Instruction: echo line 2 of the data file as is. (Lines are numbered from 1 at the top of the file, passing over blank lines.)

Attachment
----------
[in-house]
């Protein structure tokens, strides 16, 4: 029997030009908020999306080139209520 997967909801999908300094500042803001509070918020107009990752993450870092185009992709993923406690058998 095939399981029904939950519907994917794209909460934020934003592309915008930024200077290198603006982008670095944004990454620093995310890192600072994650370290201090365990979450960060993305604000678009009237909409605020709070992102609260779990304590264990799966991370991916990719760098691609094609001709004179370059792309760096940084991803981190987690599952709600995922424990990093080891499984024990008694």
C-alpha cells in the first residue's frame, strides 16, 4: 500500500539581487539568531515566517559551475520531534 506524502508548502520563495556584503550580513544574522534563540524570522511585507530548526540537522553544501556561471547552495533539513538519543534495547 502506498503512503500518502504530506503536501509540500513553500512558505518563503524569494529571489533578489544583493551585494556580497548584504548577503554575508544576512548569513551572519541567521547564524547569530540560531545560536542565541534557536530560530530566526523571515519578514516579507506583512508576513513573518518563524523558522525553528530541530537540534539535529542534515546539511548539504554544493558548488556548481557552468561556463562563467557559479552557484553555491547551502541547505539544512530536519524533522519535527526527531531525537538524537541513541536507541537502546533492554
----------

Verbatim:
């Protein structure tokens, strides 16, 4: 029997030009908020999306080139209520 997967909801999908300094500042803001509070918020107009990752993450870092185009992709993923406690058998 095939399981029904939950519907994917794209909460934020934003592309915008930024200077290198603006982008670095944004990454620093995310890192600072994650370290201090365990979450960060993305604000678009009237909409605020709070992102609260779990304590264990799966991370991916990719760098691609094609001709004179370059792309760096940084991803981190987690599952709600995922424990990093080891499984024990008694």